Methane (CH4) emissions from cattle feedlots and dairies could represent a large component of agriculture's greenhouse gas (GHG) inventory. A significant source of CH4 is anaerobic lagoons used to store and process manure slurries. Understanding these systems is a crucial step in quantifying the carbon budgets of livestock operations. New open-path CH4 analyzers provide a method for measuring CH4 emissions from waste lagoons on a near continuous basis. The resulting data will help to better quantify GHG emissions related to beef and milk production. At a commercial dairy in northeastern Colorado during 2011 – 2012, emissions of CH4 were measured at the on-site waste lagoon (3.1-ha) using a micrometeorological measurement technique called eddy covariance (EC). The only method to directly measure fluxes of energy and trace gases at the field-scale, EC is widely utilized around the globe to quantify carbon and water budgets for a variety of ecosystems and landscapes. Methane fluxes peaked around 7 mol m^-2 d^-1 in mid- to late-summer 2012, with much variability from Jul – Oct (5 +/- 1.4 mol m^-2 d^-1). Yearly carbon budgets for the release of methane from the lagoon will be examined as well.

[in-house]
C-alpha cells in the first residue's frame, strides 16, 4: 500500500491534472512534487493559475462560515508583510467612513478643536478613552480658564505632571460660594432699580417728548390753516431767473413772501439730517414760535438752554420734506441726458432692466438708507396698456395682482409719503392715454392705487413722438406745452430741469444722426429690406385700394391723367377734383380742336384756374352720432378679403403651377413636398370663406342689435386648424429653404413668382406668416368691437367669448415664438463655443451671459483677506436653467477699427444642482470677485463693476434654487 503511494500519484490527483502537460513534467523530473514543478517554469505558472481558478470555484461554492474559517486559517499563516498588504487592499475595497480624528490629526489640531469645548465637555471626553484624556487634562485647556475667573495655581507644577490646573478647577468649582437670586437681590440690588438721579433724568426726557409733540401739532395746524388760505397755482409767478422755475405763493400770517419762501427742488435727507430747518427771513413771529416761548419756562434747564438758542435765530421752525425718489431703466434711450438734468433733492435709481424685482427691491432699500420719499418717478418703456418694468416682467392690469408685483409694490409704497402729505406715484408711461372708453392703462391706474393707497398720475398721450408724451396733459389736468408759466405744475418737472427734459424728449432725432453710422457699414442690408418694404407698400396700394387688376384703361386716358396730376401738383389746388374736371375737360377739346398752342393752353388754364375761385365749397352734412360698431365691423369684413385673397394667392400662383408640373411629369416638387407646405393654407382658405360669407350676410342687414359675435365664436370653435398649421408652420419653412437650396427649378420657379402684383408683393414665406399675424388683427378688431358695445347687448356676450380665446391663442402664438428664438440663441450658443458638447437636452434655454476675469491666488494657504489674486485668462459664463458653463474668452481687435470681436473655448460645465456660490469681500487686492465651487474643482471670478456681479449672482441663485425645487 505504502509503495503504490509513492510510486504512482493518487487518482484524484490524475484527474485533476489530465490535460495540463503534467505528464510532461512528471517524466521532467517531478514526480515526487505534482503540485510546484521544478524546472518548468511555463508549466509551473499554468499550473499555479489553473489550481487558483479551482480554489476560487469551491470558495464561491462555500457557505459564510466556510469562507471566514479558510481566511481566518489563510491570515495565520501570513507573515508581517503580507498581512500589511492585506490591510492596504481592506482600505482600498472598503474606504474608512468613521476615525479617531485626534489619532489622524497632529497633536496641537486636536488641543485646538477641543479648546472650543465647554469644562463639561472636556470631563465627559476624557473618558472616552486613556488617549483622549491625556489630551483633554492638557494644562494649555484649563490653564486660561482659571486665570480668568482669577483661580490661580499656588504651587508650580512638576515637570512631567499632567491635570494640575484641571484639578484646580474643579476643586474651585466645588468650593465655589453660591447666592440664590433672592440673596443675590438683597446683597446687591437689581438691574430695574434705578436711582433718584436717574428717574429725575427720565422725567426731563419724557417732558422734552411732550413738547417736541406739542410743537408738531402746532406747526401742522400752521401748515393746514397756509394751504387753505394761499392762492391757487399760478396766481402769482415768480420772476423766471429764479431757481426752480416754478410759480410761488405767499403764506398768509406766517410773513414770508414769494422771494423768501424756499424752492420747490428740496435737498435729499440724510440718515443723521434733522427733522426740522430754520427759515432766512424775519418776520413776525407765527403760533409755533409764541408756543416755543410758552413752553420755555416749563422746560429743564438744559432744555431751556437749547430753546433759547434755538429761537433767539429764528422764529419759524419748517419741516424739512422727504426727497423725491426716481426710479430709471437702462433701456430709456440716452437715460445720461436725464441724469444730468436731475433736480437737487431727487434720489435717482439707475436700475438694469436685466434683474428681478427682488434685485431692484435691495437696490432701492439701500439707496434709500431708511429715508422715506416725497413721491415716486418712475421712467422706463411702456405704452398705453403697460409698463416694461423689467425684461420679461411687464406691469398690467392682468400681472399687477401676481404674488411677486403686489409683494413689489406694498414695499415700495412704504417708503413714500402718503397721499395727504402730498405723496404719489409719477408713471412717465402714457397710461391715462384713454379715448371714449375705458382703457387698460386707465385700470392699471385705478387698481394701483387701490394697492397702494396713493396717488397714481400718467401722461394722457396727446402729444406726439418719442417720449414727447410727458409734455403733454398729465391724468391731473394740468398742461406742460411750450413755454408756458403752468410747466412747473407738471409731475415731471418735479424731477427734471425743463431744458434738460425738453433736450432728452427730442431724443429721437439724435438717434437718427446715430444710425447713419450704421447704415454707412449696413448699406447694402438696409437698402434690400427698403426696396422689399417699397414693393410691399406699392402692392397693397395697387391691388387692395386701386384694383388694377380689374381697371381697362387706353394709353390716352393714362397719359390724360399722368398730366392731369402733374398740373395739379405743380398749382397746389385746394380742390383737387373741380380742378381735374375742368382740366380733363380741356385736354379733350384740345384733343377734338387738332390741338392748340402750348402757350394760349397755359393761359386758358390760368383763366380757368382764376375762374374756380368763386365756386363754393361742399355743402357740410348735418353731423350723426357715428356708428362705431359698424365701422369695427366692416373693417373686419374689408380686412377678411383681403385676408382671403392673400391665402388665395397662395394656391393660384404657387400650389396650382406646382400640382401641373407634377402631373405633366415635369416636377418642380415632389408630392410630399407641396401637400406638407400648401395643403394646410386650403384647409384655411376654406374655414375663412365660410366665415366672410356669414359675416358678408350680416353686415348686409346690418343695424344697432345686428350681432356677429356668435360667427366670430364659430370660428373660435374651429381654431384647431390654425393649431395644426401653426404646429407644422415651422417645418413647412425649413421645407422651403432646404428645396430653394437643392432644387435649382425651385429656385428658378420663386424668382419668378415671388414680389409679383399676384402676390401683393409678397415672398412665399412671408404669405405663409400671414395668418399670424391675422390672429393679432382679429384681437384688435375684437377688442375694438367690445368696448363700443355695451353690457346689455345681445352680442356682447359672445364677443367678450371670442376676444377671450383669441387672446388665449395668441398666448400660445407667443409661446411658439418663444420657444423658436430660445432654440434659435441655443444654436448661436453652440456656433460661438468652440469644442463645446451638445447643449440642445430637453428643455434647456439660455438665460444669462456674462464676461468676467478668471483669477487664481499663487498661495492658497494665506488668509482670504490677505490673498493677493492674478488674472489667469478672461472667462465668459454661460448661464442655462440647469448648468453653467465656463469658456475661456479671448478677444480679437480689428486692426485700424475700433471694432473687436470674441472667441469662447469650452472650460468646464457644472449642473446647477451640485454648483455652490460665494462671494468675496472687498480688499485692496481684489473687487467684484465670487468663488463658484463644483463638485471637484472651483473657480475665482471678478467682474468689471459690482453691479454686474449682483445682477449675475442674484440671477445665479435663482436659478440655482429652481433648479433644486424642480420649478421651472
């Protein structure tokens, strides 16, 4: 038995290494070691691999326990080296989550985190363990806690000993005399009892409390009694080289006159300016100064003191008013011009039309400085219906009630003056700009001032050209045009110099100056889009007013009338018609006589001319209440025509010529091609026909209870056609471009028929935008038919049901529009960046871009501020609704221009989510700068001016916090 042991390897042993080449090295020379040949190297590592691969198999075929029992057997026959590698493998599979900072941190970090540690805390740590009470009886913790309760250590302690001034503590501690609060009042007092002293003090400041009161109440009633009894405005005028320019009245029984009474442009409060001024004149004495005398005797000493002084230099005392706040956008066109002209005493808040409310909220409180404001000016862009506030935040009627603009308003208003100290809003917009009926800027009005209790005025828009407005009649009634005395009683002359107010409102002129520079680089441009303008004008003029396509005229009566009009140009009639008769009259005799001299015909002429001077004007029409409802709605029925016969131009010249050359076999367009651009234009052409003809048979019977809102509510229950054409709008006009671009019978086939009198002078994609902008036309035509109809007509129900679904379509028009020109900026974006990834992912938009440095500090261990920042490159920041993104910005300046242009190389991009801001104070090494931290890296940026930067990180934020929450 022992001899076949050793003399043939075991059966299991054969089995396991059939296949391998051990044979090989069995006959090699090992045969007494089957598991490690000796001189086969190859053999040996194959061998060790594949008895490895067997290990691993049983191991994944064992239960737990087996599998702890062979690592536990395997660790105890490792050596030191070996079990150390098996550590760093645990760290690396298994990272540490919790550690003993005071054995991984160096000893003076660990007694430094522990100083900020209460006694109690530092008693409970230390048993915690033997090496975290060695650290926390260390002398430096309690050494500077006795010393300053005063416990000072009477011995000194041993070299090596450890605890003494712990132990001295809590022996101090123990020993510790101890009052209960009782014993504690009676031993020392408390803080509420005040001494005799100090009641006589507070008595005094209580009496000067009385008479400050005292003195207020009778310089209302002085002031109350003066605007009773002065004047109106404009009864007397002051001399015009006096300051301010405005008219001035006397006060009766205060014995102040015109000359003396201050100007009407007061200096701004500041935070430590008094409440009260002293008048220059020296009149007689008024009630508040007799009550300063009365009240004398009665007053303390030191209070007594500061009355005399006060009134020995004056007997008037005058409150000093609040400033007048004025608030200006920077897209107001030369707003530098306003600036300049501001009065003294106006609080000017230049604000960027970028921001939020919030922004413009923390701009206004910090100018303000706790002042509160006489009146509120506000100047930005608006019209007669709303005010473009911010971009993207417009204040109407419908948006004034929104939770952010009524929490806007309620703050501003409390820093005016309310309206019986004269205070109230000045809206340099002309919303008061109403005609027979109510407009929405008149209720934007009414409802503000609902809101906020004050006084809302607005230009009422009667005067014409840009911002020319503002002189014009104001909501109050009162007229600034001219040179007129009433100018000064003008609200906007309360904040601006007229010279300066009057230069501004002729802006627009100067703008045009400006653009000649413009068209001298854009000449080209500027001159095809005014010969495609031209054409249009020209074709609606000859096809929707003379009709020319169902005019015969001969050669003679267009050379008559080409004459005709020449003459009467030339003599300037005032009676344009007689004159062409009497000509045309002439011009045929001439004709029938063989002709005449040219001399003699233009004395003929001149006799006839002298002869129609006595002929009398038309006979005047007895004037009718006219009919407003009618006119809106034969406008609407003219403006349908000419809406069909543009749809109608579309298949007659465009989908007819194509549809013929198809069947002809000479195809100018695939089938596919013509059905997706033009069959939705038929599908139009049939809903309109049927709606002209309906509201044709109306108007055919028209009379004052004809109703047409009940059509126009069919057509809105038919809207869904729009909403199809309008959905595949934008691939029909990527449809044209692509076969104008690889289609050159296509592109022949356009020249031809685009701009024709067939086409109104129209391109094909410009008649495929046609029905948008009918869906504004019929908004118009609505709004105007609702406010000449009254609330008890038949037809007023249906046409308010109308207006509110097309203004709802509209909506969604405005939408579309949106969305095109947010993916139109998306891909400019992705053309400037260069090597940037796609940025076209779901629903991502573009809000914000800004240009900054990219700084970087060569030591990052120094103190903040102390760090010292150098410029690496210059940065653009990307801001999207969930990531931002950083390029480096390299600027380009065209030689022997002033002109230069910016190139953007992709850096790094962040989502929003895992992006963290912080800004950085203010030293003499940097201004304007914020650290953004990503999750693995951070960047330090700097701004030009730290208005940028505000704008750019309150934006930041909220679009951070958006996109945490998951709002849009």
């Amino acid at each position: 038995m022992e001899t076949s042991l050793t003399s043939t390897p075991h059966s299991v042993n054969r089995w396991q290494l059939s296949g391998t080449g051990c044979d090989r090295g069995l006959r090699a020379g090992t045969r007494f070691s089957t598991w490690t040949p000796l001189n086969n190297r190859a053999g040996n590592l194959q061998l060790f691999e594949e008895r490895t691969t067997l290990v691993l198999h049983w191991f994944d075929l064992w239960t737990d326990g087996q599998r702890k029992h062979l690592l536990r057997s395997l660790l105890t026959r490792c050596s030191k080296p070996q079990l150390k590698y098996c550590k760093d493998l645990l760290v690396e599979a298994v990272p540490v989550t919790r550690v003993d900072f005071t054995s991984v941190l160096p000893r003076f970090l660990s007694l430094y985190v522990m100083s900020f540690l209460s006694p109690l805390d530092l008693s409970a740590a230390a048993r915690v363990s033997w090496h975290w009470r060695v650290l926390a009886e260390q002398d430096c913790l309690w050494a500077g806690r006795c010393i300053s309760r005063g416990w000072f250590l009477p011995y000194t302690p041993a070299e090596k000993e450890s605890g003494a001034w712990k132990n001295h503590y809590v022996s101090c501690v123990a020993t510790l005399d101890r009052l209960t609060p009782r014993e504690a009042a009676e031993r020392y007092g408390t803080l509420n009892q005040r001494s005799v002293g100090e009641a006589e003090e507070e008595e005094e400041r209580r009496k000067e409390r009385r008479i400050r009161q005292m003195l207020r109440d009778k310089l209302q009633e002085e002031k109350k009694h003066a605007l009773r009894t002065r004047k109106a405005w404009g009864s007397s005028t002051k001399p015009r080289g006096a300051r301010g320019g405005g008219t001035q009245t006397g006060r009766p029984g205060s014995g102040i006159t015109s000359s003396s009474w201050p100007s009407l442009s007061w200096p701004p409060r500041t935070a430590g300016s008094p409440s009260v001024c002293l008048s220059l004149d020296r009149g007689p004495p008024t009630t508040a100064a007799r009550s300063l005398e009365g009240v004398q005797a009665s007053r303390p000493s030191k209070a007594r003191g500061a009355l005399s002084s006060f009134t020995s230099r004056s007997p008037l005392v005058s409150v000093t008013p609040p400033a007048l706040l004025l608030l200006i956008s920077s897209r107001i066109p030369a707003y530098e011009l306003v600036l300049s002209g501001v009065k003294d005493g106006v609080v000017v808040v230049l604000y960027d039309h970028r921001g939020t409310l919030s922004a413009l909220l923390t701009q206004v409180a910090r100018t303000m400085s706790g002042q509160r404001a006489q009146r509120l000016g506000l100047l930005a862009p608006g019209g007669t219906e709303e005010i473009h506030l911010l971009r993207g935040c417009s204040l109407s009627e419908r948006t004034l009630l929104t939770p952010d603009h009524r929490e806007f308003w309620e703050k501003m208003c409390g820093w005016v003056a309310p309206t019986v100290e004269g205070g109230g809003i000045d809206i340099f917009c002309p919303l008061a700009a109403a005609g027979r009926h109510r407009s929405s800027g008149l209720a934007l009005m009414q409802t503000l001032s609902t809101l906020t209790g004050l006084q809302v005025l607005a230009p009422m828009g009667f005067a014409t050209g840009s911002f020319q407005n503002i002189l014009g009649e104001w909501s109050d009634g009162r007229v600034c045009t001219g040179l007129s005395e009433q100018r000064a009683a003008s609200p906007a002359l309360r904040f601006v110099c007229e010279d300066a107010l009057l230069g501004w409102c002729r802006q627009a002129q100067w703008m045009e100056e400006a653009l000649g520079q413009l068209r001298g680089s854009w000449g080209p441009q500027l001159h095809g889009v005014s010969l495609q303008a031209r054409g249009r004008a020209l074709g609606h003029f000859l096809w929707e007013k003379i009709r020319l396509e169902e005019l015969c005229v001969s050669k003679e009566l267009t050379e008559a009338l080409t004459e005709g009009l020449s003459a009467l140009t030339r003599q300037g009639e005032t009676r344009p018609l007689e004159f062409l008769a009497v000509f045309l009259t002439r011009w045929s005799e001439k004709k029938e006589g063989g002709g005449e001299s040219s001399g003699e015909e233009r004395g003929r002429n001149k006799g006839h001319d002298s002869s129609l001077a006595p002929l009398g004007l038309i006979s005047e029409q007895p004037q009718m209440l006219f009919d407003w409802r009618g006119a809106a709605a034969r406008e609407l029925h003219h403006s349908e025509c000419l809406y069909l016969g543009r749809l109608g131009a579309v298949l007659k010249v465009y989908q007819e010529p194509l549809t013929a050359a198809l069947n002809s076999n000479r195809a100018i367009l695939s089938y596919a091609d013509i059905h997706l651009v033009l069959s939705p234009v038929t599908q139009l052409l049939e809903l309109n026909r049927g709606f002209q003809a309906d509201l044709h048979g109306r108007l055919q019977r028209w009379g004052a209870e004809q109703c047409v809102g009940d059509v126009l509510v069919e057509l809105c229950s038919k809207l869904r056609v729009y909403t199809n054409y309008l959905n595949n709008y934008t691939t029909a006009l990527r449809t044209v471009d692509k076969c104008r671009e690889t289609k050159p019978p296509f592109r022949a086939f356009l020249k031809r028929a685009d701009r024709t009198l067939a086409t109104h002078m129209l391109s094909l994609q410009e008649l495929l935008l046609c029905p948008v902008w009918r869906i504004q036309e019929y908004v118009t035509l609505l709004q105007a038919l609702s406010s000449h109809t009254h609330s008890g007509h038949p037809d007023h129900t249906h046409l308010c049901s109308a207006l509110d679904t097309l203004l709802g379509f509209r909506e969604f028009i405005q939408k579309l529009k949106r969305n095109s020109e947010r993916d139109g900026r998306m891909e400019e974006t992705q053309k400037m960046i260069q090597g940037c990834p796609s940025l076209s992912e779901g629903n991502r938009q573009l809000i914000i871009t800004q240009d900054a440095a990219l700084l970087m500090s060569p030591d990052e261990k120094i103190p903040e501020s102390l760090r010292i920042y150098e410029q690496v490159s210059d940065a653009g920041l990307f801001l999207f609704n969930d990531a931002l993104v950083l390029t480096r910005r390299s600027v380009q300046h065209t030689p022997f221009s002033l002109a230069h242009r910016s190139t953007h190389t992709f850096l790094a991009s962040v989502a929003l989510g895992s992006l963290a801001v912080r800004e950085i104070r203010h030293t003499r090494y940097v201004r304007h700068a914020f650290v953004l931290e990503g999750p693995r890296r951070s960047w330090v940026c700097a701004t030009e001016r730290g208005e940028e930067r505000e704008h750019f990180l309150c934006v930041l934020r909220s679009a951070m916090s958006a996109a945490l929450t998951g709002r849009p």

Kira Shonkwiler, Colorado State University, Dept of Atmospheric Science firstname.lastname@example.org
Dr. Jay Ham, Colorado State University, Dept of Soil and Crop Sciences, Christina Williams, Colorado State University, Dept of Soil and Crop Sciences
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